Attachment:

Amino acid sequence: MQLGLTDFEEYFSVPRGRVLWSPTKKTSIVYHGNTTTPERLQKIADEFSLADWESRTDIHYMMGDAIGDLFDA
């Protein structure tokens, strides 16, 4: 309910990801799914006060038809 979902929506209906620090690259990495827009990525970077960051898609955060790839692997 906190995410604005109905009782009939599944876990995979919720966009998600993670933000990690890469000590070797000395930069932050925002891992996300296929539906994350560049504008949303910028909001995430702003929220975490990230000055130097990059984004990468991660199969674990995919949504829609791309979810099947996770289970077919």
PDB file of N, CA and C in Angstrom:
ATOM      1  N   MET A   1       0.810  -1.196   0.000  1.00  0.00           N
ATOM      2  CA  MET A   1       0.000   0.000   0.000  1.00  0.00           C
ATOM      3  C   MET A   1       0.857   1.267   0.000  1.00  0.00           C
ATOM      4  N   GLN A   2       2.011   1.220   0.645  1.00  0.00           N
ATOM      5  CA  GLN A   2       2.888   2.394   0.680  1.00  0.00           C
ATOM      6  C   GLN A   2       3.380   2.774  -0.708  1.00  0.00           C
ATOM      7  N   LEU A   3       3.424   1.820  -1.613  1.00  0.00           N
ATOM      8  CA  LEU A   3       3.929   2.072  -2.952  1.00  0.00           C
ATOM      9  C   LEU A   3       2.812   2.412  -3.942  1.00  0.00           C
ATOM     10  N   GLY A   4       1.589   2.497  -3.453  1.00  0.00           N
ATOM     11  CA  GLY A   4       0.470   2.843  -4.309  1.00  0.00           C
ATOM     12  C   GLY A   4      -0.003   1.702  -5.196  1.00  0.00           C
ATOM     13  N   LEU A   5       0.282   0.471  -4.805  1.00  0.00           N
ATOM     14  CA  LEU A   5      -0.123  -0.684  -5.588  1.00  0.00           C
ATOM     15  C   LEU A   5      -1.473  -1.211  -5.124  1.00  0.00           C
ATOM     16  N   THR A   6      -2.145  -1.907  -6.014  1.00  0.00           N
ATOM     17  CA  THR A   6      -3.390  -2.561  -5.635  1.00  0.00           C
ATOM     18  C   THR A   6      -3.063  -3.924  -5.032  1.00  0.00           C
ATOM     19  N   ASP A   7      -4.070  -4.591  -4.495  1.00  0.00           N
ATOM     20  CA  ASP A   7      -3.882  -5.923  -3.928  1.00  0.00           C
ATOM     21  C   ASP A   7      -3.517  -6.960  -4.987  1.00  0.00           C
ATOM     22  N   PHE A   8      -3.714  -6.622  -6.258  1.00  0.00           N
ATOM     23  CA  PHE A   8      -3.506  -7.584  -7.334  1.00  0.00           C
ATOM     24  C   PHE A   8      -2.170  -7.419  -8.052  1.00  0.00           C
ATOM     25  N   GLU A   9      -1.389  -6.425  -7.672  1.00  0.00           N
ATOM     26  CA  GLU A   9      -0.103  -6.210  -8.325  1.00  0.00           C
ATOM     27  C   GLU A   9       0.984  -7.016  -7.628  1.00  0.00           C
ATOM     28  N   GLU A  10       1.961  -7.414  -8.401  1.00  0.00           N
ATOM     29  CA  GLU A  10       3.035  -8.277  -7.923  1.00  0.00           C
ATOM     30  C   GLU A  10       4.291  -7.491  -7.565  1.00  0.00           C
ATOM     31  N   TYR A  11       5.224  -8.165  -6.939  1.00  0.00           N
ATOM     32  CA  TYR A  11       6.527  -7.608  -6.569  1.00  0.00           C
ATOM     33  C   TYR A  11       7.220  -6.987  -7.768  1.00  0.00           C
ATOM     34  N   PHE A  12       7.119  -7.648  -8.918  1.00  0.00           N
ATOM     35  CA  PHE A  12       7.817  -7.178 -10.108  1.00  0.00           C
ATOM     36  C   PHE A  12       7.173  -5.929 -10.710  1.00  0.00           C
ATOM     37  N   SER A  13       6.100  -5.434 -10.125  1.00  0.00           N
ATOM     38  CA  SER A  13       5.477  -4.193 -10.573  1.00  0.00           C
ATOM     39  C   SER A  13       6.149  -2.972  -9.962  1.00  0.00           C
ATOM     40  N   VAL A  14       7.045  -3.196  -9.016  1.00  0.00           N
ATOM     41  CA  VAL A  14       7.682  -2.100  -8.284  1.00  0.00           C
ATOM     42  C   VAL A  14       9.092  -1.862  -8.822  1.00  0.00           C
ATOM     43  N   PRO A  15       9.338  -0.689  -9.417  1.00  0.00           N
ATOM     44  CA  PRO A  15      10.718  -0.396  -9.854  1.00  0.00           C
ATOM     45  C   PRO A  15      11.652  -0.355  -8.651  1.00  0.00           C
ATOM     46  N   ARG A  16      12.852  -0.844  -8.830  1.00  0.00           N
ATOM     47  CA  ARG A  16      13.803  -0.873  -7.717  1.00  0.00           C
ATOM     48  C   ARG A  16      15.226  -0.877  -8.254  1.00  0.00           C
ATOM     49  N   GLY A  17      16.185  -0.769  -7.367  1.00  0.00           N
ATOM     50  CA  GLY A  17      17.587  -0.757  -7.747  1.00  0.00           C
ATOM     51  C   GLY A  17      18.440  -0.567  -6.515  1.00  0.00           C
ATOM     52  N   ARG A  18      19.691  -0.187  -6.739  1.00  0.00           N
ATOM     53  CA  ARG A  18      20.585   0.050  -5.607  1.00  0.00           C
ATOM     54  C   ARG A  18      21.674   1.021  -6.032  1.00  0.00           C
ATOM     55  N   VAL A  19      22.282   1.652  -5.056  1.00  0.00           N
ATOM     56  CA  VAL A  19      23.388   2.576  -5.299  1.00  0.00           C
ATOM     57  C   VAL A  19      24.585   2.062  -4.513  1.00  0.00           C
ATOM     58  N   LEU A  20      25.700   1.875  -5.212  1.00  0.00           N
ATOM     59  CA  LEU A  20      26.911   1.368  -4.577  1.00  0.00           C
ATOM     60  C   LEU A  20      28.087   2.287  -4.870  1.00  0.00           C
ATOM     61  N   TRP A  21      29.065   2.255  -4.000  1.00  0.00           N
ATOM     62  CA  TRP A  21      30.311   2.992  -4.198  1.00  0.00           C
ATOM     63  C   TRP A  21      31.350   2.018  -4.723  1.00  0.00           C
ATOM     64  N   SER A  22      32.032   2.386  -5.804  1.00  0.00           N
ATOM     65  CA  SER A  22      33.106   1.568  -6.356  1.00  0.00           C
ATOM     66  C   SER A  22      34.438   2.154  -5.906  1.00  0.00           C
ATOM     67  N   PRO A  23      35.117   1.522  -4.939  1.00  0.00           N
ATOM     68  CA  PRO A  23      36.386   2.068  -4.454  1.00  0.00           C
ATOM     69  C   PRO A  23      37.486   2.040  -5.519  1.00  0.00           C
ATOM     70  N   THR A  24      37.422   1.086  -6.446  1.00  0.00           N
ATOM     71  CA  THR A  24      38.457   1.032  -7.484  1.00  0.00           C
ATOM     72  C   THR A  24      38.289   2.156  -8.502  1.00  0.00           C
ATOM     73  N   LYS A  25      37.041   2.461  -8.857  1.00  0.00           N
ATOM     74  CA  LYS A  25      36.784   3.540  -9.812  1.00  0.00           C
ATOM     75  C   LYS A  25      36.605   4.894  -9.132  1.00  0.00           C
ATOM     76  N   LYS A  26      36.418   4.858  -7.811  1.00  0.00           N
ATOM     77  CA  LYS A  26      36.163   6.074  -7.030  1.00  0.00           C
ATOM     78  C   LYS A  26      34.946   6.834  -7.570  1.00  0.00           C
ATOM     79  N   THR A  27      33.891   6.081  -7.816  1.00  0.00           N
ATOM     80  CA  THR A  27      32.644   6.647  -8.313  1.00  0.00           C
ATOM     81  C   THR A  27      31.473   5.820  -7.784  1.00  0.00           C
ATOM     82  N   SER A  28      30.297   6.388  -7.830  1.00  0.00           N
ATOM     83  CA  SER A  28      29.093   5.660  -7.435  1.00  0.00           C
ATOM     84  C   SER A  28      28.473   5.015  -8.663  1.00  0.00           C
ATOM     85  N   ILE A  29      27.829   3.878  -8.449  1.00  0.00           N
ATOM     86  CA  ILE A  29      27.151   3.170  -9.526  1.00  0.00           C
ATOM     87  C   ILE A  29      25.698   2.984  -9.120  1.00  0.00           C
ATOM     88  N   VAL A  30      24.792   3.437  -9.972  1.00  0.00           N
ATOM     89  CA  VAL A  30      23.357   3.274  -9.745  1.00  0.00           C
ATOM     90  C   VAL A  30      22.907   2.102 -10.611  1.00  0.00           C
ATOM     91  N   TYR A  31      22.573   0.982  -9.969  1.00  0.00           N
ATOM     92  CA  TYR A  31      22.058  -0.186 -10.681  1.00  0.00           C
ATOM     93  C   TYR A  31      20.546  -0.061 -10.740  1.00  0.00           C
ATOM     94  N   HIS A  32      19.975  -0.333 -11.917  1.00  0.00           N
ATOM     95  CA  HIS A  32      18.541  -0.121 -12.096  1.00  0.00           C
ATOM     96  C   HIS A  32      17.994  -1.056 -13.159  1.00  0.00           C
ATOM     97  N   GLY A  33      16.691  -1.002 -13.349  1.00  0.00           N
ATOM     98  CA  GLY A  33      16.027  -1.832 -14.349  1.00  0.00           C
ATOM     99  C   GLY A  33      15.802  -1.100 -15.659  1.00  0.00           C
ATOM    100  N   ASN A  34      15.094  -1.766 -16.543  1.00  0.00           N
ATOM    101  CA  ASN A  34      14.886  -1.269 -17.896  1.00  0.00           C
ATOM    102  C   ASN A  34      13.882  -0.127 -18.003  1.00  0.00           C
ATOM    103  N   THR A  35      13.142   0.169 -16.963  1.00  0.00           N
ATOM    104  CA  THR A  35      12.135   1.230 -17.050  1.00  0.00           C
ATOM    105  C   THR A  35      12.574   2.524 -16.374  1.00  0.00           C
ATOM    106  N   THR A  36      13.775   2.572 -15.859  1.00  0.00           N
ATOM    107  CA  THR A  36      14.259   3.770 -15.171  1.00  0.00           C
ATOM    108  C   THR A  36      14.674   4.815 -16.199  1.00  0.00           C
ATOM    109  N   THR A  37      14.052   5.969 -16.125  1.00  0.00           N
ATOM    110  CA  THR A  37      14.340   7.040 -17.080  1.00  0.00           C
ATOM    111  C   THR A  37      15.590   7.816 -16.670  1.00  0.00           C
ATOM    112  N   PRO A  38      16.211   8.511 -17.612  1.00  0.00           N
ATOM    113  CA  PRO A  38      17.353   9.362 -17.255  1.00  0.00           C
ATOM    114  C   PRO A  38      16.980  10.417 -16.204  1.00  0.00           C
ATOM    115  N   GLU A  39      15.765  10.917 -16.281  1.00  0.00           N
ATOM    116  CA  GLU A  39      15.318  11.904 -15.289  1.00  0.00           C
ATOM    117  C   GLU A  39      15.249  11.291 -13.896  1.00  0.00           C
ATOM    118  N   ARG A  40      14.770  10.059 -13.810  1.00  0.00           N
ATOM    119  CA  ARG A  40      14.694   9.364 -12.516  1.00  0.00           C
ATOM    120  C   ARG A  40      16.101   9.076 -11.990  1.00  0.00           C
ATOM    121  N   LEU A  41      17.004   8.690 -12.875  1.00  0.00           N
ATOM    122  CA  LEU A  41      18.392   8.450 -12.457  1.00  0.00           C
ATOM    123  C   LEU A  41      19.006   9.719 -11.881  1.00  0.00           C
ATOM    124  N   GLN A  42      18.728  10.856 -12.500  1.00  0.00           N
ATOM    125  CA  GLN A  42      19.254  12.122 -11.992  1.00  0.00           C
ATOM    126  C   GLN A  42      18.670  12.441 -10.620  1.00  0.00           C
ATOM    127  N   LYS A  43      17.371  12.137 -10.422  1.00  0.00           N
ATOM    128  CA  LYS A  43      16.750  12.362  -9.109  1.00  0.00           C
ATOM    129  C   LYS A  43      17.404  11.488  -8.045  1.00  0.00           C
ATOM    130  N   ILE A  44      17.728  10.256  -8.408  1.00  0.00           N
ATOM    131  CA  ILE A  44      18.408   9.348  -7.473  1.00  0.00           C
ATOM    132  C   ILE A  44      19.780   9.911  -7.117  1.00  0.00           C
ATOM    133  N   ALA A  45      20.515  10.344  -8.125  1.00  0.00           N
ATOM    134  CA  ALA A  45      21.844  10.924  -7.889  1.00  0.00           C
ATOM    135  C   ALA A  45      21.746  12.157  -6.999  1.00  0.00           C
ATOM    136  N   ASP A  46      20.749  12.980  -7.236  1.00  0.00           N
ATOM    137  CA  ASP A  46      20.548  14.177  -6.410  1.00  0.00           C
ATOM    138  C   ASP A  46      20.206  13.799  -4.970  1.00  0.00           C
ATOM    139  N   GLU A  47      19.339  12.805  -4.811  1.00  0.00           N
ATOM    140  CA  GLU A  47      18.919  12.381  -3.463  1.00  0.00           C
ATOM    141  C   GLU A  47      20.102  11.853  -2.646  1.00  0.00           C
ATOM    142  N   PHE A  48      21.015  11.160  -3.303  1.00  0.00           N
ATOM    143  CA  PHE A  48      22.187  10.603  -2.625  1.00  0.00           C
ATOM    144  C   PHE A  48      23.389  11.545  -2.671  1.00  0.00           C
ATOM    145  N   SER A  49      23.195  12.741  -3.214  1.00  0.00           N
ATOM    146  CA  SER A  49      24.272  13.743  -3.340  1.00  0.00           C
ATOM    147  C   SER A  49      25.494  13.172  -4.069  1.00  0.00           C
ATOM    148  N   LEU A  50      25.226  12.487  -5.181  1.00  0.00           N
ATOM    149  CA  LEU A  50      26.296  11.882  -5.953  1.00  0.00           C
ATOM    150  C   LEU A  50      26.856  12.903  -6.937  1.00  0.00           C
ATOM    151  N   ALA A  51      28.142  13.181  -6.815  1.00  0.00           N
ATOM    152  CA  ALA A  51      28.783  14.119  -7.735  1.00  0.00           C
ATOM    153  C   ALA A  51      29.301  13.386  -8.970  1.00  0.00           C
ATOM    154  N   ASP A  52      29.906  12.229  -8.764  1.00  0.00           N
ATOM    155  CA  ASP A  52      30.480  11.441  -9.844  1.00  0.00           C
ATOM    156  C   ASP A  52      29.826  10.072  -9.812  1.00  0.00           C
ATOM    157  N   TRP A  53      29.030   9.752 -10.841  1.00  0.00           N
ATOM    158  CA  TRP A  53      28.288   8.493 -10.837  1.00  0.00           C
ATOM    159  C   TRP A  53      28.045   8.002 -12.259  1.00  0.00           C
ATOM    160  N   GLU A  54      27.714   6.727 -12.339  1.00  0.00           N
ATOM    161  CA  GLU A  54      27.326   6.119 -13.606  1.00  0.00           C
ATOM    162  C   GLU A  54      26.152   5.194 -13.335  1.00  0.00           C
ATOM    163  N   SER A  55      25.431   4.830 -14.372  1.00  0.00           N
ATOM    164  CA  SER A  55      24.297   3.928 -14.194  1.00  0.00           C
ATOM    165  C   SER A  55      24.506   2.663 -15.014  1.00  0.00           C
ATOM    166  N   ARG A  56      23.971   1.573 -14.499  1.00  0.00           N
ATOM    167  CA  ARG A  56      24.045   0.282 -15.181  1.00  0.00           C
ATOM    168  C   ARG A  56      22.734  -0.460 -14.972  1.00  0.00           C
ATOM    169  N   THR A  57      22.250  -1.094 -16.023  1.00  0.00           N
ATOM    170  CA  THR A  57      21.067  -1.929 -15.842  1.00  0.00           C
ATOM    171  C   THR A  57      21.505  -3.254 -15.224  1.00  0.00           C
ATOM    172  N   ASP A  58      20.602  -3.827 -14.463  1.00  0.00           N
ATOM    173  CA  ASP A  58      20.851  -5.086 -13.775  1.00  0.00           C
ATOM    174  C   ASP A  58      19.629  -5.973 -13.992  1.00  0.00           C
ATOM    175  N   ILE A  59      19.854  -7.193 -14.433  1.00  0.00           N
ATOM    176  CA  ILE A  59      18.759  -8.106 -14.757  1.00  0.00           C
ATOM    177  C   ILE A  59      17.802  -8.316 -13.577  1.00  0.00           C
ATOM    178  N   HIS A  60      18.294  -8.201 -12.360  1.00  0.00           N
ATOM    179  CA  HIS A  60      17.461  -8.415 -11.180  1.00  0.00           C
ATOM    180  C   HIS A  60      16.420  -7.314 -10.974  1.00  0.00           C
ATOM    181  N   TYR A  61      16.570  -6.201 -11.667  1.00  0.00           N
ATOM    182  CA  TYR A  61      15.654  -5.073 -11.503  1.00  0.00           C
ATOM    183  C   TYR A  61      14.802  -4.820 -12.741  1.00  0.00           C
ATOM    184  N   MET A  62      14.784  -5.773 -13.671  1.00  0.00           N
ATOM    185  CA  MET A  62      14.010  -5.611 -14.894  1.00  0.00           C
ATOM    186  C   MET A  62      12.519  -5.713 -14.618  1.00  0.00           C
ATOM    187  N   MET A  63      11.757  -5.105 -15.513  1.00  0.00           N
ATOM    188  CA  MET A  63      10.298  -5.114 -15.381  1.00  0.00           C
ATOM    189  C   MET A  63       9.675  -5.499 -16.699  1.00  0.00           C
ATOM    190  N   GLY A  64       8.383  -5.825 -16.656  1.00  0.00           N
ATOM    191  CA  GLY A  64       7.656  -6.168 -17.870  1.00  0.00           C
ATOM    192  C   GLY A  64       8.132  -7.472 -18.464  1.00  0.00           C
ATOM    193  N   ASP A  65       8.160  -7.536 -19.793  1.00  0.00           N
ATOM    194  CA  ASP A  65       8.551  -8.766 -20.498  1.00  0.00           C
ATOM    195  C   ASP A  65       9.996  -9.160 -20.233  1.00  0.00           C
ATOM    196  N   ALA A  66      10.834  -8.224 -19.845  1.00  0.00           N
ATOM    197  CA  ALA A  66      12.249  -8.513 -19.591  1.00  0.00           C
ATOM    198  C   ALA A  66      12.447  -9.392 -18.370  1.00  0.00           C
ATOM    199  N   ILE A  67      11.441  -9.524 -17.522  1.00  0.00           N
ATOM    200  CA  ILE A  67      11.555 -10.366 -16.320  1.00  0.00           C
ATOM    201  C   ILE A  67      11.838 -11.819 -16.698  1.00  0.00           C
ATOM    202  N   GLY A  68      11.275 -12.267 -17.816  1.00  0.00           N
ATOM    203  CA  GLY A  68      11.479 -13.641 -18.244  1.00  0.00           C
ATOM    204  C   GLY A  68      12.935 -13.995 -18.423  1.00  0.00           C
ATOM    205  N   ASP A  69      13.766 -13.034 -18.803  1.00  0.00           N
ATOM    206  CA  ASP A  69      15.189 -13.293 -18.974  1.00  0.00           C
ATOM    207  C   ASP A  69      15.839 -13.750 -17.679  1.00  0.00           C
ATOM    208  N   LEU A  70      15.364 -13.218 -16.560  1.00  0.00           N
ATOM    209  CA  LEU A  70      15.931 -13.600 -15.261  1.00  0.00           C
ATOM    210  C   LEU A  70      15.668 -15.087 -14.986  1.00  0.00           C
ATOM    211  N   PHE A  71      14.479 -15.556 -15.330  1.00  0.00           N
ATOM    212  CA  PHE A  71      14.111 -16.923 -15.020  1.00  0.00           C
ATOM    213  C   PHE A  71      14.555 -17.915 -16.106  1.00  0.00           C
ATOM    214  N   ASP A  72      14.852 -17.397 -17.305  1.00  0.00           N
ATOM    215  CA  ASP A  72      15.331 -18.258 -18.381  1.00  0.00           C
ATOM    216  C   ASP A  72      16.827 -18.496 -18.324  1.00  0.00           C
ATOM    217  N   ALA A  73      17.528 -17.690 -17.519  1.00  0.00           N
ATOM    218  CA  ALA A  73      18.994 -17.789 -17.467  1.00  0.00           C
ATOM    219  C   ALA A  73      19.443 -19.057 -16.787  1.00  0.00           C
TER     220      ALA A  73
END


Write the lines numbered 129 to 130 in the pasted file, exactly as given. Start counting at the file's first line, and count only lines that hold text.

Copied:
ATOM    126  C   GLN A  42      18.670  12.441 -10.620  1.00  0.00           C
ATOM    127  N   LYS A  43      17.371  12.137 -10.422  1.00  0.00           N